Anne McNevin / Moderator Anne McNevin is Associate Professor of Politics at The New School. Her research is located at the intersection of Migration Studies and International Relations. She has broad interests in the contemporary transformation of sovereignty, citizenship and political community with a particular focus on displacement, mobility, borders, and the global governance of migration. She is author of Contesting Citizenship: Irregular Migrants and New Frontiers of the Political (Columbia University Press, 2011) and associate editor of Citizenship Studies. Her recent work on the governmentality of migration management in the Indonesian context is published in International Political Sociology and Security Dialogue.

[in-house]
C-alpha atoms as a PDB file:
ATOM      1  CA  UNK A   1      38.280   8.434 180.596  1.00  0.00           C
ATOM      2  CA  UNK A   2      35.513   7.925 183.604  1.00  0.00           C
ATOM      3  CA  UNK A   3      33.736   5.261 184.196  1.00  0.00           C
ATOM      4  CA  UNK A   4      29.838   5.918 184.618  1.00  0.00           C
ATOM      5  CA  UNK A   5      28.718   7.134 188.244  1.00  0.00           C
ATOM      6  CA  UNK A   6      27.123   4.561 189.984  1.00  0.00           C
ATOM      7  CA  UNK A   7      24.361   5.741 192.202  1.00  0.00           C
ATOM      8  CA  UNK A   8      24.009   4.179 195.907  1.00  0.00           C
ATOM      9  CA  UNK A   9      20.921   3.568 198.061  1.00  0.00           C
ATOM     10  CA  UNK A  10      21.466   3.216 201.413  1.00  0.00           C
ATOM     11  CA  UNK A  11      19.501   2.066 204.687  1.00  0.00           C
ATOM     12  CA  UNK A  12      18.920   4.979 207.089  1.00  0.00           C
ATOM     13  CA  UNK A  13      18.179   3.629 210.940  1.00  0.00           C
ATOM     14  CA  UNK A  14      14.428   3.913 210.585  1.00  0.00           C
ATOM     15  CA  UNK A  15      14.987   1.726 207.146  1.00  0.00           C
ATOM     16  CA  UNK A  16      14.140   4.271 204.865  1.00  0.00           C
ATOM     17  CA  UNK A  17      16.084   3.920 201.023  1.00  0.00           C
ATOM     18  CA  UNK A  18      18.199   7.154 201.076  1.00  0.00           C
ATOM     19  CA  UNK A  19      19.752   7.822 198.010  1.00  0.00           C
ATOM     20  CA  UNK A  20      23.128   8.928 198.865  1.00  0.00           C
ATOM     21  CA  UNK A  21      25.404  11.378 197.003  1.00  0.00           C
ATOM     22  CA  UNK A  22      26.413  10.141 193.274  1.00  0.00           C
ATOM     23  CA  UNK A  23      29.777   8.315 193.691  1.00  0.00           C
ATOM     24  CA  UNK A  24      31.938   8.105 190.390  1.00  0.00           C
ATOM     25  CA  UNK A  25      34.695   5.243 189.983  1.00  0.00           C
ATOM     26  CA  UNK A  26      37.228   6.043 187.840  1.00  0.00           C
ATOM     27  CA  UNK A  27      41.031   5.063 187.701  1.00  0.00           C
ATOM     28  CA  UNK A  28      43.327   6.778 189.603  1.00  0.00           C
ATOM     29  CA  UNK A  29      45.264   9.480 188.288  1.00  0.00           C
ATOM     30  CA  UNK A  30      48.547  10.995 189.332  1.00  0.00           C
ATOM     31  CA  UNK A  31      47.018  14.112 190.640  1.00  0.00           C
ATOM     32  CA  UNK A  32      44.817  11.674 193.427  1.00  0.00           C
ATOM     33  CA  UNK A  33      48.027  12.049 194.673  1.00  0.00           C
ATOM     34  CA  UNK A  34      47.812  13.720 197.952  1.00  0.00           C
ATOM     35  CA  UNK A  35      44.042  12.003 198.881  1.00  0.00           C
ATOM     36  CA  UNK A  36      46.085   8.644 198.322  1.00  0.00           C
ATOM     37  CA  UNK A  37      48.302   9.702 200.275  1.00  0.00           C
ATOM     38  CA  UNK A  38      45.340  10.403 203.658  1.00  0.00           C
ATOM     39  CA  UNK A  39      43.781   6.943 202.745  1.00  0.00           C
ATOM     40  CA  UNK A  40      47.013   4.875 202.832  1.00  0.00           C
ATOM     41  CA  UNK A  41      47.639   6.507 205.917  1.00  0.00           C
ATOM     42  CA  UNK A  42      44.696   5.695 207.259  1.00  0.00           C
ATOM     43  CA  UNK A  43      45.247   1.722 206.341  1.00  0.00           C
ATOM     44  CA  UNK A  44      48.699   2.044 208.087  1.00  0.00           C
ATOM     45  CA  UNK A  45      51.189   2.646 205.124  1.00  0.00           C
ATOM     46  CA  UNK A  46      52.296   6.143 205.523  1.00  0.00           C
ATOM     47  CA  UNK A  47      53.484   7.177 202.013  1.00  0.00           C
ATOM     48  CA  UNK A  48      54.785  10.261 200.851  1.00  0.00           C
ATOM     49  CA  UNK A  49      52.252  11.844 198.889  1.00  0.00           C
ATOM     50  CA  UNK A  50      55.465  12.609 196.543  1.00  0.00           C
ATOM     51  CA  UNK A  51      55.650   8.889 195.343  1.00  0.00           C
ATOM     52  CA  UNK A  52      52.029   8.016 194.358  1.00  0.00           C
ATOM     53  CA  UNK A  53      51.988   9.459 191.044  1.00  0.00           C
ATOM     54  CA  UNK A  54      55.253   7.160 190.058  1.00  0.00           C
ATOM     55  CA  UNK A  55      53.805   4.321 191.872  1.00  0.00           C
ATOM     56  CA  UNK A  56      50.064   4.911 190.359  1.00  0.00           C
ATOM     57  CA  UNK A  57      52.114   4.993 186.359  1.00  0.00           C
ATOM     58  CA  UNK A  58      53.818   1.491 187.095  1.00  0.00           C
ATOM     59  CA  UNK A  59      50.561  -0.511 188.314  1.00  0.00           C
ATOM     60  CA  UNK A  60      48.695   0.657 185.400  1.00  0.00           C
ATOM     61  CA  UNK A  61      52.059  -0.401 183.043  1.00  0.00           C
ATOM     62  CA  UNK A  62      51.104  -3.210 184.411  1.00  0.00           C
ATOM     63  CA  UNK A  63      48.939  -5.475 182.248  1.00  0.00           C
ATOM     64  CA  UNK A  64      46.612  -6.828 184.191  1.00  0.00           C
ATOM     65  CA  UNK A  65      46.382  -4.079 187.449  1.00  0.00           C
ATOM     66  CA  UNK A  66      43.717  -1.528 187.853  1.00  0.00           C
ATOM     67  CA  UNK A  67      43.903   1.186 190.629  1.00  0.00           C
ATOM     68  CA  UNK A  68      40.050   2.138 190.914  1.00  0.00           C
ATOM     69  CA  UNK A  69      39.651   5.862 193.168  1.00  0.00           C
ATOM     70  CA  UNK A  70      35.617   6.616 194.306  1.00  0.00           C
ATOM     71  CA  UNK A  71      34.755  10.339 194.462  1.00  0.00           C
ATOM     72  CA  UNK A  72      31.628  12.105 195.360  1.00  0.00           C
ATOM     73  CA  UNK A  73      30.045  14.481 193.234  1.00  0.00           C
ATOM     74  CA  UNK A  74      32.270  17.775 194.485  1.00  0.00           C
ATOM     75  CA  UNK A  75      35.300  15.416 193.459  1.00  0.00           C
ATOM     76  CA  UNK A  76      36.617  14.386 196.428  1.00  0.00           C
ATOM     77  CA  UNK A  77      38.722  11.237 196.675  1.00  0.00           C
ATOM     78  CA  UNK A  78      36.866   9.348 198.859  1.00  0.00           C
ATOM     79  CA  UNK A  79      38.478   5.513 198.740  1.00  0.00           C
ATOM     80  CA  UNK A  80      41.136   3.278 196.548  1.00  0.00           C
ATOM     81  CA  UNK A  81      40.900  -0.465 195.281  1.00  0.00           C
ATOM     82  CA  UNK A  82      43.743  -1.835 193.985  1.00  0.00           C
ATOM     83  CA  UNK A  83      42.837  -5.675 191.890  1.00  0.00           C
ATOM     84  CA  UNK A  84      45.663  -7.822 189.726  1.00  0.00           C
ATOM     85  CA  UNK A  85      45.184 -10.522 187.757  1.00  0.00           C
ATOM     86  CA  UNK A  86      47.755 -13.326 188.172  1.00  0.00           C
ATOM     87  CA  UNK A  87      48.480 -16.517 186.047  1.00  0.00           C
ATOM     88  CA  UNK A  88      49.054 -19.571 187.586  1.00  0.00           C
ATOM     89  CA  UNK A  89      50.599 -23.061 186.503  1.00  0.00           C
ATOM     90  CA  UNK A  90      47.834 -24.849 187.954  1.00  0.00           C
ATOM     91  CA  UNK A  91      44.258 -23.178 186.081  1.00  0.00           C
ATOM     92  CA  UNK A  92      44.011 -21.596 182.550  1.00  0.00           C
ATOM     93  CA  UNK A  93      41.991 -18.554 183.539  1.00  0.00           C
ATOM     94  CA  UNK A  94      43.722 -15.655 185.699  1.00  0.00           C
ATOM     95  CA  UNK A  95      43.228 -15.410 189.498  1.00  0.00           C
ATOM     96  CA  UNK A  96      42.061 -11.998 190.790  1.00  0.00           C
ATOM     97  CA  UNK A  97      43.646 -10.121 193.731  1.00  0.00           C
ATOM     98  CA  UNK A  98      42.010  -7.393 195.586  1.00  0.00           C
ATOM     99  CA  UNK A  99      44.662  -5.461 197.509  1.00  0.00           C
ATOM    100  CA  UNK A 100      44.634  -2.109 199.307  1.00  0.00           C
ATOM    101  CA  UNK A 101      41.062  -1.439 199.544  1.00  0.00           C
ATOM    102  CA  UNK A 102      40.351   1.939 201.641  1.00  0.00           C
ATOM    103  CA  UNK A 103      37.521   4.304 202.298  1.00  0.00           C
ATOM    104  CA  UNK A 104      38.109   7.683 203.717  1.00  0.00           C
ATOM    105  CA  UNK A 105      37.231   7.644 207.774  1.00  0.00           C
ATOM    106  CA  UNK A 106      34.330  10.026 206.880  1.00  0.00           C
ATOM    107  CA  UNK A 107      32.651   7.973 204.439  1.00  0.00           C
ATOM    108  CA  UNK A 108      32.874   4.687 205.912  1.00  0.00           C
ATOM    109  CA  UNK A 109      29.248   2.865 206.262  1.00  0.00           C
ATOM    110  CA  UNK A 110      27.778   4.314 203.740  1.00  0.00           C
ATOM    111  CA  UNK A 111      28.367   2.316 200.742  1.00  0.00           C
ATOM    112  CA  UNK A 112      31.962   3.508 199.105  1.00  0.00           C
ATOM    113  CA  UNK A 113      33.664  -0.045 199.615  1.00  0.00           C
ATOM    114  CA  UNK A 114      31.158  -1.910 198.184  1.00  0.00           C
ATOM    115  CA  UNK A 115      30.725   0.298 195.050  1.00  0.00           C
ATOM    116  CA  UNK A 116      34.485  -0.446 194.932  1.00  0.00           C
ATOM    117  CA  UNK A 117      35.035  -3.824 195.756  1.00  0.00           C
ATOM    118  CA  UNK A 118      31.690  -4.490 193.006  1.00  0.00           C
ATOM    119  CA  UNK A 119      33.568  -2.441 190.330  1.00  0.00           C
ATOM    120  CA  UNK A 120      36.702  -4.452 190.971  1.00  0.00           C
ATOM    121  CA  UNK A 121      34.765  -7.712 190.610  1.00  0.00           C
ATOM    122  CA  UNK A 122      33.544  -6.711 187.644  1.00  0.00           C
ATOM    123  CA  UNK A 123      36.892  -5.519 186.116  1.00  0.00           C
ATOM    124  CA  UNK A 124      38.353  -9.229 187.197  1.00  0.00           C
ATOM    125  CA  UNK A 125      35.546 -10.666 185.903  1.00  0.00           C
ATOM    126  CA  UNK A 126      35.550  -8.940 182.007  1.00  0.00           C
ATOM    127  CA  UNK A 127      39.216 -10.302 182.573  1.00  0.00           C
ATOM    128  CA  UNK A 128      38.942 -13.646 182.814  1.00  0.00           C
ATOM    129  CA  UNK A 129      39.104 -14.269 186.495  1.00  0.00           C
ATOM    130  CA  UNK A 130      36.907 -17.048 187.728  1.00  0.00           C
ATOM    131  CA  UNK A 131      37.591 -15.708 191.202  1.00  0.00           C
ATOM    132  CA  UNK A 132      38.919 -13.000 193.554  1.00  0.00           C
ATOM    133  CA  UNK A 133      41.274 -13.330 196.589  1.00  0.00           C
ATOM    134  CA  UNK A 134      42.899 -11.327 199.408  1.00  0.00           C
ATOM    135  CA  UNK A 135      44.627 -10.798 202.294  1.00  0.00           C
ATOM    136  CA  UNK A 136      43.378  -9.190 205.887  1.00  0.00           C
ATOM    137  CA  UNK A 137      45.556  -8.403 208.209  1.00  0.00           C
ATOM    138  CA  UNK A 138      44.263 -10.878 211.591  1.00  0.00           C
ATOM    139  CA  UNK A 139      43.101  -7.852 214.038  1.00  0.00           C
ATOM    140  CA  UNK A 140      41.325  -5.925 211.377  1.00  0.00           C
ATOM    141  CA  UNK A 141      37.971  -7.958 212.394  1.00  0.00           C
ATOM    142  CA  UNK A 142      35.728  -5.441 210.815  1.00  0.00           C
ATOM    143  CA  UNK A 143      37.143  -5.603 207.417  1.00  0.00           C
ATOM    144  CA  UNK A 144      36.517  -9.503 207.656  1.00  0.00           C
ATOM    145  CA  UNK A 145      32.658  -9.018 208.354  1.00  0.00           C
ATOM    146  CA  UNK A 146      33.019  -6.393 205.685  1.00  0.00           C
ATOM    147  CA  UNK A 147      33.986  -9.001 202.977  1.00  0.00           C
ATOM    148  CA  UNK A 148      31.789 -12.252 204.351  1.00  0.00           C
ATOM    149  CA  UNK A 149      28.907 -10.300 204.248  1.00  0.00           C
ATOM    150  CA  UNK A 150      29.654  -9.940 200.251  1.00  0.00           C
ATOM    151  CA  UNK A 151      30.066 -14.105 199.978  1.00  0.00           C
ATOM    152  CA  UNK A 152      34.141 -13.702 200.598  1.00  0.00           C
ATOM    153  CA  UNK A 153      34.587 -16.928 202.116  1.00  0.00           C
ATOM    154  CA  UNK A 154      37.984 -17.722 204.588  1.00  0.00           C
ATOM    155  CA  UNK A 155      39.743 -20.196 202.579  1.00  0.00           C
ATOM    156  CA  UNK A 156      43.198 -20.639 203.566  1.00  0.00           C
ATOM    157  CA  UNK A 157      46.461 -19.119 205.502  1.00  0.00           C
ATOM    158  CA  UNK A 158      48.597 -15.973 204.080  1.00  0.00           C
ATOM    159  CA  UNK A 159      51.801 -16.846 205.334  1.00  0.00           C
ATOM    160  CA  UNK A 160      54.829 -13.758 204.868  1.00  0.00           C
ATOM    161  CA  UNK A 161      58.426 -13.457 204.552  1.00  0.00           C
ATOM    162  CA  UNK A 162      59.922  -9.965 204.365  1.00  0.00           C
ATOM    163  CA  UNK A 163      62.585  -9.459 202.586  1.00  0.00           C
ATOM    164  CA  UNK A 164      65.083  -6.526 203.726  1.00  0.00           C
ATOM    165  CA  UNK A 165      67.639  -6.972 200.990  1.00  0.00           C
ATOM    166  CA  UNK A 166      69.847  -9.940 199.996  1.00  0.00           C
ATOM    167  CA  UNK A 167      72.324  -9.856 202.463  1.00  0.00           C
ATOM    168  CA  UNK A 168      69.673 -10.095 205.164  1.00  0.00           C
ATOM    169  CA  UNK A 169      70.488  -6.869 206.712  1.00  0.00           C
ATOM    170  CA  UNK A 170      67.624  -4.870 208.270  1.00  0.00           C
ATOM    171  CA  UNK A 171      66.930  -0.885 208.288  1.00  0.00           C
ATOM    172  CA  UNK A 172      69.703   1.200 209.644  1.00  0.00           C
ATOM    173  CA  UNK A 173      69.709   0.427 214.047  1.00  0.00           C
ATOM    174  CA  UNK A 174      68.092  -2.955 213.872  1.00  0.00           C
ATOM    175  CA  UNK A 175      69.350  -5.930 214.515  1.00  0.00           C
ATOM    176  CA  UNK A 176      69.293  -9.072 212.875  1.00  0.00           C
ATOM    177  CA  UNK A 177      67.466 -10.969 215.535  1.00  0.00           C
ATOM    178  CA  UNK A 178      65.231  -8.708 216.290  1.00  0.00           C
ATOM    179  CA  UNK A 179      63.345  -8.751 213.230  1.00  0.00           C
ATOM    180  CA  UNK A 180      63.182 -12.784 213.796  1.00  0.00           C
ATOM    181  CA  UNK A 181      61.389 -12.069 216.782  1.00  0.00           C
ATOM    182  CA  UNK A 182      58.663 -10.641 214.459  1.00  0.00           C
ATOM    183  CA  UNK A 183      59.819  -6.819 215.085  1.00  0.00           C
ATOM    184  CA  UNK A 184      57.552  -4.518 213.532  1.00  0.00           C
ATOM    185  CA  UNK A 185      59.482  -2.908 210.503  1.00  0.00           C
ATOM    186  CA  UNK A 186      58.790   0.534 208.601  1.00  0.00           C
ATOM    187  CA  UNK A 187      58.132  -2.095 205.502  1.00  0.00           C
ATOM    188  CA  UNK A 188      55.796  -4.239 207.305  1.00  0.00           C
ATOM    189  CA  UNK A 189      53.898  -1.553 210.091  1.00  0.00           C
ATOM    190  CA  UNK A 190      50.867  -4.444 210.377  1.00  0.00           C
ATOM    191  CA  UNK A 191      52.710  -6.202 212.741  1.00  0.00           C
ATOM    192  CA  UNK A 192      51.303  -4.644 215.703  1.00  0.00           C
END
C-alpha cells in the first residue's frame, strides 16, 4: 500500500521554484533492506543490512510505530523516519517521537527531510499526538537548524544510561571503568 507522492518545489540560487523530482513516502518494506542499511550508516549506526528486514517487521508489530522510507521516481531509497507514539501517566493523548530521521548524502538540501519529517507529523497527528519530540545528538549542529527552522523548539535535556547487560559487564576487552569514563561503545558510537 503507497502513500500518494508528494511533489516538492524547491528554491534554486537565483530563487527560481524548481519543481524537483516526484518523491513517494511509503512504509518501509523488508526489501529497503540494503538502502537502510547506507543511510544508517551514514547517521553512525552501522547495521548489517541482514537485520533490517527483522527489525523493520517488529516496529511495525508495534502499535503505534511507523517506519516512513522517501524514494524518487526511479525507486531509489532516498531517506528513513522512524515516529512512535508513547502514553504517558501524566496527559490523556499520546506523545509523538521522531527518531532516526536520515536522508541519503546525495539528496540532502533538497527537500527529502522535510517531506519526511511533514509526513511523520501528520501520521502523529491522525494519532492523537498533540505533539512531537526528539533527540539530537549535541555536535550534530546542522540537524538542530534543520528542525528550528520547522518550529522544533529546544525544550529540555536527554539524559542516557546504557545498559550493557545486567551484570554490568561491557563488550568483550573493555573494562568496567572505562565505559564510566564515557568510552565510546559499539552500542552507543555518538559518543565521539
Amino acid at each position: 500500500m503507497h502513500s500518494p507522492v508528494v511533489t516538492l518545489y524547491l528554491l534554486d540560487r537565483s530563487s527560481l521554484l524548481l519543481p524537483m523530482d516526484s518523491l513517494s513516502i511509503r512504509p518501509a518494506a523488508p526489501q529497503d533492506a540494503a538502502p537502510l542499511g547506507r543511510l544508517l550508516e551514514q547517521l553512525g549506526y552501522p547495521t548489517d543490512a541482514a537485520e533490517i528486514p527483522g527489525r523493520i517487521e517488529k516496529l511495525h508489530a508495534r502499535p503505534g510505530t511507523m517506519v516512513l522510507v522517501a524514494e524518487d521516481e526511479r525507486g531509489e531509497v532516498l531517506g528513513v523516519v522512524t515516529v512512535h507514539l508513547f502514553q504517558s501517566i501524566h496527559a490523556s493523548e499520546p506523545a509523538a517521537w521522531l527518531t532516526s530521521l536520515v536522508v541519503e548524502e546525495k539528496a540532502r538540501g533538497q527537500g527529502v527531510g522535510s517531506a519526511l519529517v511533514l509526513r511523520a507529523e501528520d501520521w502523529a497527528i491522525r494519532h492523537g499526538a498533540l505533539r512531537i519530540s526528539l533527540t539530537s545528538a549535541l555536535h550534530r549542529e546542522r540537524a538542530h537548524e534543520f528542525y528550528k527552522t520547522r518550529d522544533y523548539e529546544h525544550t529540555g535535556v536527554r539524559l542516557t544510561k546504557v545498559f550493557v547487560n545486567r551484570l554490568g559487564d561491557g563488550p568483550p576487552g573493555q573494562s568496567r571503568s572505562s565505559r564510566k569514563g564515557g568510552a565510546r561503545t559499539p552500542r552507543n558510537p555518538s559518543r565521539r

Caryn Medved / Presenter Caryn Medved received her doctoral degree in speech communication from the University of Kansas, a master’s degree in labor and industrial relations-human resource management from Michigan State University, and her B.A. in communication from Michigan State University. Her research agenda focuses on issues of work and life balance, including dual-career couple negotiations, identity struggles for stay-at-home mothers, single-employee backlash in the workplace, and work and family socialization. Her most recent work on stay-at-home fathers and breadwinning mothers’ task and identity negotiations was funded by the Alfred P. Sloan Foundation. Caryn’s current work explores power inequities in the implementation of workplace flexibility and low-income, hourly workers’ challenges in managing health-related work-life conflicts. Her work has been published in outlets such as the Journal of Applied Communication Research, Journal of Family Communication, Women’s Studies Quarterly, Women & Language, Négotations, and Communication Studies.